The three newly characterized phages (and PBC4) lacked Basilisk hypothetical proteins gp2, gp129, gp133, gp140. BLASTP searches revealed no putative homologs of Basilisk gp2 or gp140 currently in Genbank. Basilisk gp129 shows 70% similarity to a hypothetical protein encoded by select phages including B. cereus phage PBC2 (70% amino acid similarity) and the B. megaterium phage Eldridge (61% amino acid similarity). Basilisk gp133 displayed 82% amino acid similarity (85% coverage) to a hypothetical protein encoded by B. cereus (WP_088363480.1). We speculate genes within this set may be required to infect B. cereus. Phages v_B-Bak1 and v_B-Bak6 uniquely encoded three hypothetical proteins (orf3, orf5, and orf7) (Fig. 3, A-DR1–3). Orf3 encoded by v_B-Bak1 and v_B-Bak6 displays similarity to hypothetical proteins encoded by Desulfotomaculum guttoideum (63%) (SEU10093.1) and Clostridium sp. ASBs410 (59%) (EXG87698.1) while orf5 (Fig. 3, A-DR2) displays similarity to hypothetical proteins encoded by Bacillus phage BigBertha (54%), B4 (52%), Juglone (52%), and Spock (49%). BLASTP homology searches of v_B-Bak1 and v_B-Bak6 orf7 revealed a striking 100% similarity to B. cereus hypothetical protein WP_073526592.1 and 83% similarity to a multi-species hypothetical protein encoded by members of the B. cereus group. Directly downstream and adjacent to the KilA domain protein (Fig. 3d-DR1, yellow) phages Basilisk, v_B-Bak1, and v_B-Bak6 encode homologs to Basilisk gp104 that displays high similarity to a select group of Bacillus myoviruses including Deep Blue, BM15, BCP8–2, and JBP901. Phages v_B-Bak1 and v_B-Bak6 were also distinguished from each other by non-synonymous polymorphisms in Basilisk gp36 and gp52 (hypothetical proteins). It is possible variations in either or both of these genes may be responsible for the greater selectivity v_B-Bak1 displays among the B. anthracis hosts tested.

Phage v_B-Bak10 encoded multiple genes uniquely shared with either Basilisk or PBC4 as well as five genes not present in other phages studied here. In the left terminal region, phages v_B-Bak10 and Basilisk share three hypothetical proteins (Basilisk gp3–5, Fig. 3, A-DR1) as well as the PAPs reductase gene (Basilisk gp11, Fig. 3 A-DR4) that are absent in v_B-Bak1, v_B-Bak6 and PBC4. Within DR1, phage v_B-Bak10 (orf003) and Basilisk gp3 share 80% homology and together share 53% homology to a hypothetical protein encoded by B. chagannorensis (WP_035212193.1) while Basilisk gp4 is unique to Basilisk, v_B-Bak10 and PBC4 (orf104) with no homologs detected in Genbank. The closest homolog of Basilisk gp5 (hypothetical protein) and the v_B-Bak10 homolog was encoded by Sporosarcina globispora (44%) (WP_053433955). Phage v_B-Bak10 was also distinguished from v_B-Bak1 and v_B-Bak6 by the absence of Basilisk gp70, gp83, and gp118. Overall the genome of phage v_B-Bak10 exhibits seven unique whole gene-indels compared to phages v_B-Bak1 and v_B-Bak6. In addition, phages v_B-Bak10 and PBC4 shared genes not present in the other BLPs. Adjacent to the KilA protein (Basilisk gp103), phages v_B-Bak10 and PBC4 uniquely encoded two hypothetical proteins (PBC4 orf67 and orf68) (Fig. 3, D-DR1, orange). Phage v_B-Bak10 also encoded a homolog of PBC4 orf96 (hypothetical protein) in the right terminus of the genome (Fig. 3e-DR4, green). Genes unique to v_B-Bak10 include a putative tRNA-ala, a homolog of a CP-domain-containing protein encoded by B. cereus BAG1X2–2, a B. thuringiensis hypothetical protein homolog, a PARP regulatory domain-containing protein and a homolog of a hypothetical protein encoded by Bacillus phage QCM8 (Fig. 4). Lastly, v_B-Bak10 was further distinguished by the absence of an additional six genes encoding hypothetical proteins, including Basilisk gp29, gp59, gp70, gp83, gp103, and gp118.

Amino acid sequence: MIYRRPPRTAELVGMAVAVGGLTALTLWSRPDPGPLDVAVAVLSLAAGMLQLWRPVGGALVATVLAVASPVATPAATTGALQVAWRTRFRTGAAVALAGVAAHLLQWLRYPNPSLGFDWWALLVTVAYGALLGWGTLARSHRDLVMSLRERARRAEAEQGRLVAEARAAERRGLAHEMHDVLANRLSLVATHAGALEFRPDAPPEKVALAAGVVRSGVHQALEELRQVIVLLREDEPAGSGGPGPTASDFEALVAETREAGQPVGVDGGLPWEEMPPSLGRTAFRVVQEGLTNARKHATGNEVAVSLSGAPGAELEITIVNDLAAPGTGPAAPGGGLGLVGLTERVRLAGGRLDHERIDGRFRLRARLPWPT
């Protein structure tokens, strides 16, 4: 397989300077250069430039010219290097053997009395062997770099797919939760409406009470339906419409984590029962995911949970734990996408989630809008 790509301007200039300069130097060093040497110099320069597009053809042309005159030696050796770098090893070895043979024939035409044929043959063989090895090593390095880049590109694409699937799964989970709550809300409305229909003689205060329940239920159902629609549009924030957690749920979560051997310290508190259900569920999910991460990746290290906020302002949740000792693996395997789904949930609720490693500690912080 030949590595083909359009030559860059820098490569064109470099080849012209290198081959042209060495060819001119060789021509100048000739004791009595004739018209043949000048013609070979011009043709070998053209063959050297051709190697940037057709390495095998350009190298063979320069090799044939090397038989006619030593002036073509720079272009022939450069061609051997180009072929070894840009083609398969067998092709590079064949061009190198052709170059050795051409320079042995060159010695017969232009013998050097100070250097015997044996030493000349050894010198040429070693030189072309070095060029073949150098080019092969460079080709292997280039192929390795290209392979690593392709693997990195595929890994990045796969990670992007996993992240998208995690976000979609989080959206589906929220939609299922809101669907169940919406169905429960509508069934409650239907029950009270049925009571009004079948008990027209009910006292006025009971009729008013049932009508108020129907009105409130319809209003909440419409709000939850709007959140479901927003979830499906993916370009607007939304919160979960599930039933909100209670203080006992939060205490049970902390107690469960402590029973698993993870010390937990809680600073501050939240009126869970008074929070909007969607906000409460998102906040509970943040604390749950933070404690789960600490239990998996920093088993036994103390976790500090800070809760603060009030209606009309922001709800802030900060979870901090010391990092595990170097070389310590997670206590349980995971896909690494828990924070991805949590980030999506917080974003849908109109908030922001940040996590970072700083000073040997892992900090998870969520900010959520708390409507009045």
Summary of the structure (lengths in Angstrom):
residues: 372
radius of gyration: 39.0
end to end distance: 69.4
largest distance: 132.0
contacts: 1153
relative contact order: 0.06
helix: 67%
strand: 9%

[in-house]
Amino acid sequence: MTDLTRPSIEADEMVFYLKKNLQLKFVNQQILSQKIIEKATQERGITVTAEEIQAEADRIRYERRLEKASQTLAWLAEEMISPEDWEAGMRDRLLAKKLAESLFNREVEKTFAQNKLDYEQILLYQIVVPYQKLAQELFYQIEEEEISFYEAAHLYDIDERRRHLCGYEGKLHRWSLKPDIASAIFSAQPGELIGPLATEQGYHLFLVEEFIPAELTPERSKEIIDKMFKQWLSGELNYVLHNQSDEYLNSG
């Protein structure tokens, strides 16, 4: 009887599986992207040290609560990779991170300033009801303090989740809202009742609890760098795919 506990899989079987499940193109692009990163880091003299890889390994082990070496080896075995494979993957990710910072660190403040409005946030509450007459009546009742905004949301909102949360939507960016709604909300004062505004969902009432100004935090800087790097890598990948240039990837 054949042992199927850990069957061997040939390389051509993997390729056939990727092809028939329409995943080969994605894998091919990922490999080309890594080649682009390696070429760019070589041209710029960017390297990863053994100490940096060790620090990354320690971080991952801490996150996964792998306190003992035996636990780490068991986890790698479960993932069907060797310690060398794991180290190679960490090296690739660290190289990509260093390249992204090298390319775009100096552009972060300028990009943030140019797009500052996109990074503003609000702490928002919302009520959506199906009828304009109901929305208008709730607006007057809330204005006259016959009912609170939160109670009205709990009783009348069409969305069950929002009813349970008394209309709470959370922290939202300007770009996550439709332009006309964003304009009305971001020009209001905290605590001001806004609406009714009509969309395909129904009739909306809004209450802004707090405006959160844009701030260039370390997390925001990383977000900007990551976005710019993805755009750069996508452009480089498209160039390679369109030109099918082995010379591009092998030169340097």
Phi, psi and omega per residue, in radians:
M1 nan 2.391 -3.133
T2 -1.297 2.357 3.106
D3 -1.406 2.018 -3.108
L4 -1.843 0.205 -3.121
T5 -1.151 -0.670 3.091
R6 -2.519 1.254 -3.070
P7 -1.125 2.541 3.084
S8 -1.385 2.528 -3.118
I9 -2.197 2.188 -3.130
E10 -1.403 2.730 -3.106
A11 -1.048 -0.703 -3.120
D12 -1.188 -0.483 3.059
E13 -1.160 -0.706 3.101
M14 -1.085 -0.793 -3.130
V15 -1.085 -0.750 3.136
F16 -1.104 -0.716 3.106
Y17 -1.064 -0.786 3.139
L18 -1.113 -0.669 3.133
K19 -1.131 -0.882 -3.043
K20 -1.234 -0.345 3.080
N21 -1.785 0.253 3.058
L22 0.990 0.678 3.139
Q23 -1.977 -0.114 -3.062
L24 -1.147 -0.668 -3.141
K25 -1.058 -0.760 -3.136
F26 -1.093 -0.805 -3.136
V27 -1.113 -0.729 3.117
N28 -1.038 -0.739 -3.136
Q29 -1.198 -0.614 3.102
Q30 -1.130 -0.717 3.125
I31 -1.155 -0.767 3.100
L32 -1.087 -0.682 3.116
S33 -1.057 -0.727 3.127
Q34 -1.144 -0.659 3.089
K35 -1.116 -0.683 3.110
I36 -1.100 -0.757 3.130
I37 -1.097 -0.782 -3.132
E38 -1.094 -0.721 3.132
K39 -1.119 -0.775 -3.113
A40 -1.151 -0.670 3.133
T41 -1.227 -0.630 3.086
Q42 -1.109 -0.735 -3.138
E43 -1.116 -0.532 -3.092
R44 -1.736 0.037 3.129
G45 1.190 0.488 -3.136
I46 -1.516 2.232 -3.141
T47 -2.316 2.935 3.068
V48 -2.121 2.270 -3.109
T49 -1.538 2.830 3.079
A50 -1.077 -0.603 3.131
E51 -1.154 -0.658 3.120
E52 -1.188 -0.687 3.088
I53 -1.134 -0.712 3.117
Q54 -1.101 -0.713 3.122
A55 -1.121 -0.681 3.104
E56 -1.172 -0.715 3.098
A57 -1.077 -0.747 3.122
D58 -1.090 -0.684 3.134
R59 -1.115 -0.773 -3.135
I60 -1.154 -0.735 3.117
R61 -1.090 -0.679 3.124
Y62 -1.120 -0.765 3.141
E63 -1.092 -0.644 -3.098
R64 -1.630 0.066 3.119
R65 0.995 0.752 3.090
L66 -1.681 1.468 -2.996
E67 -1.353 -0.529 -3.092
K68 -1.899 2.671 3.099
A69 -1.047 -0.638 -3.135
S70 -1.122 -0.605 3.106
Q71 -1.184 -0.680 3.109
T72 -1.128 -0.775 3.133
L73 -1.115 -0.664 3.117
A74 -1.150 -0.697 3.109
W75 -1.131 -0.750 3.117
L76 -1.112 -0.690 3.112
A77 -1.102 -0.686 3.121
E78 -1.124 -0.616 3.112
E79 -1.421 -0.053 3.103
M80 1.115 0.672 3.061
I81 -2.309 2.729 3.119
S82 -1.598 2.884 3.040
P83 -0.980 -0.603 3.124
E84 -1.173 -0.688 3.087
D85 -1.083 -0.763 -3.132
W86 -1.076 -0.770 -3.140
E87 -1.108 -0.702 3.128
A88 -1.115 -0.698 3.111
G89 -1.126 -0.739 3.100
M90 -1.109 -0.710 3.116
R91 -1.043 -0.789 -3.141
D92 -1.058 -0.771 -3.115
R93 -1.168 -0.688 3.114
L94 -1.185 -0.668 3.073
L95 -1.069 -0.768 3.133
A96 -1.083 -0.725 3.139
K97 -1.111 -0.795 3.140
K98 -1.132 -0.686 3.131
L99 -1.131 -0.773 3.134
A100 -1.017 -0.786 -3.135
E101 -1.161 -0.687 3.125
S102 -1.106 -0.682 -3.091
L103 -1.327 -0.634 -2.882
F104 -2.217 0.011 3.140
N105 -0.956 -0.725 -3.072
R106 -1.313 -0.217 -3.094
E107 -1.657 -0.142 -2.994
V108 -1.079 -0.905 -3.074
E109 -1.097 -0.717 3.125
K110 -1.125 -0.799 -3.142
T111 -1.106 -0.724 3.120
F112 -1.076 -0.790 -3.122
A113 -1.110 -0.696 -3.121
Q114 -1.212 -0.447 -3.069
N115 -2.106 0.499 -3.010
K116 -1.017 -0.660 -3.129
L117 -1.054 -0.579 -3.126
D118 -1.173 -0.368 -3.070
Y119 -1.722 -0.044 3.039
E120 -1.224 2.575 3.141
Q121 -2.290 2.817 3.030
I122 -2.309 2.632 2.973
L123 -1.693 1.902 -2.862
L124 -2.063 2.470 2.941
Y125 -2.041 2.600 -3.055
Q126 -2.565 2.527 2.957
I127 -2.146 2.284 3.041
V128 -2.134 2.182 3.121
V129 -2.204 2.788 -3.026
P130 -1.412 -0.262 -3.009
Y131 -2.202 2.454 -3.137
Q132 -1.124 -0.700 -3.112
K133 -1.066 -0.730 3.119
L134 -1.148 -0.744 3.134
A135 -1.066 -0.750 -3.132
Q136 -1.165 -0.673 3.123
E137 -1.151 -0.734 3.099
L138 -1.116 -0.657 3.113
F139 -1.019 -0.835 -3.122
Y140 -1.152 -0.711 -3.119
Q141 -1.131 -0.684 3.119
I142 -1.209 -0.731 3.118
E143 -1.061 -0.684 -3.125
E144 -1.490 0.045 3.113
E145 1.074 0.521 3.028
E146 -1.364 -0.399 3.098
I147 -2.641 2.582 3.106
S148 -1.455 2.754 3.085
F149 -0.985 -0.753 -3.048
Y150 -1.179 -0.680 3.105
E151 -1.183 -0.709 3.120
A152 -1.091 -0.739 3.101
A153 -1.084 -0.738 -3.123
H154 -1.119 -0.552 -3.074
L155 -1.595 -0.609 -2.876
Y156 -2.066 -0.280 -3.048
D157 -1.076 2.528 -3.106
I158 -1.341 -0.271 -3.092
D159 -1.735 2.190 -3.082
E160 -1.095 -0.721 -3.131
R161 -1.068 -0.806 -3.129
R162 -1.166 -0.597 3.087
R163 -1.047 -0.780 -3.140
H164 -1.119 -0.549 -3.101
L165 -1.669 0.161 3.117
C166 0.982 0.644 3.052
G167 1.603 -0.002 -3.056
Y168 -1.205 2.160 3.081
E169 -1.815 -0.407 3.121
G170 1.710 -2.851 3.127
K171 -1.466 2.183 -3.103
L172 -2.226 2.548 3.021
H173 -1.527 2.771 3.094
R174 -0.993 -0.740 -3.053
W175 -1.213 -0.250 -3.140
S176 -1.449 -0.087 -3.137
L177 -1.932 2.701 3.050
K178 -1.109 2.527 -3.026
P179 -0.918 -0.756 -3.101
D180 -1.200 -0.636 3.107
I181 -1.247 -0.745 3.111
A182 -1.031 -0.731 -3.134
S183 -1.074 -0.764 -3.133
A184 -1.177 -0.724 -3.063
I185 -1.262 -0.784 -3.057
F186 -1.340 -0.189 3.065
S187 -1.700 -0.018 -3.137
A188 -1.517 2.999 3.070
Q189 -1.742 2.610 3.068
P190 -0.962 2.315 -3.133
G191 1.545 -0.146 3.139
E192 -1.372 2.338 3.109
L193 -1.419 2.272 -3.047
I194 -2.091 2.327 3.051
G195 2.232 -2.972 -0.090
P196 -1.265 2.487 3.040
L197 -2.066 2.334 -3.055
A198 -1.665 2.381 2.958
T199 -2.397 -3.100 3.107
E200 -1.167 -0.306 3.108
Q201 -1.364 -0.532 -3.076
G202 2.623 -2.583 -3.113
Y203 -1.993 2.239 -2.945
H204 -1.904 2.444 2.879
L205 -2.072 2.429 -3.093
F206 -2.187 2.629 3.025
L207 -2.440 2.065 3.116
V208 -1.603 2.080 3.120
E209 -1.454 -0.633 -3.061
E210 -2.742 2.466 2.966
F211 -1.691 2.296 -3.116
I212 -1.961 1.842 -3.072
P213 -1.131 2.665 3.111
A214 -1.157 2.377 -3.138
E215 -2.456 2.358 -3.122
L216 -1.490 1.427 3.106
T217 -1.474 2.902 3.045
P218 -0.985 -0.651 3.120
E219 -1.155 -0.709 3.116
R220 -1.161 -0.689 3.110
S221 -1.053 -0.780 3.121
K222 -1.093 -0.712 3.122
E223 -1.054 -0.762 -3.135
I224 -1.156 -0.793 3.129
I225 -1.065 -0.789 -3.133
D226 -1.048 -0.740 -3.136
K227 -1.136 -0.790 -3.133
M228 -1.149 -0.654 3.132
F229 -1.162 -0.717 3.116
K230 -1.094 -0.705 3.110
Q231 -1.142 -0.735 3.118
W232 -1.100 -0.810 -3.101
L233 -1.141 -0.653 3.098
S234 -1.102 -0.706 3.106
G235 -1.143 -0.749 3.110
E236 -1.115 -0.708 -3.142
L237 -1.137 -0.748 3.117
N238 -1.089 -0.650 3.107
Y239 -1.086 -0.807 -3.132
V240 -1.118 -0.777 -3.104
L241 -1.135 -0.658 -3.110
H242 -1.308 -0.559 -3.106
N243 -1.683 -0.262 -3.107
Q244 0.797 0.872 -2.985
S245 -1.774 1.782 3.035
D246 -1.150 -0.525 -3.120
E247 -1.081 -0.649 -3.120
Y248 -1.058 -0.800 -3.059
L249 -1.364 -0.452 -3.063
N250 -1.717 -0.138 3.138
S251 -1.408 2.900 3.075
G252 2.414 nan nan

Phylogenetic relationships

While previous studies have used single-gene or protein phylogenies to discriminate major evolutionary assemblages [17], this approach can be can be problematic due to the mosaic nature of bacteriophage genomes. Phages v_B-Bak1, v_B-Bak6, v_B-Bak10, Basilisk and PBC4 exhibited robust phylogenetic affiliation based on the amino acid sequences of their terminases and tape measure proteins (TMPs) (Fig. 5a and b). Similar phylogenetic associations were also inferred based on replication-associated proteins (DNA primase and helicase) (Fig. 5 c and d). In each dendogram topology, phage PBC4 appears basal to other BLPs consistent with its lower overall genome-wide similarity. The BLPs also exhibit significant phylogenetic association with B. megaterium phages Staley, Slash, Stills and Stahl (Fig. 5a-d), consistent with previous whole genome and proteome comparison that demonstrated near neighbor status between phages Basilisk, Staley and Slash (Grose 2014b). The genomes of Stills and Stahl were not yet reported at the time of the study by Grose et al. In addition, we observed that all three of the BLPs and the four B. megaterium phages formed consistent evolutionary assemblages with prophage sequences from B. licheniformis and to a lesser extent B. eiseniae strains (Fig. 5). Overall, these data support a close genetic affiliation between the BLPs, B. licheniformis prophages and phages Stills, Stahl, Staley and Slash.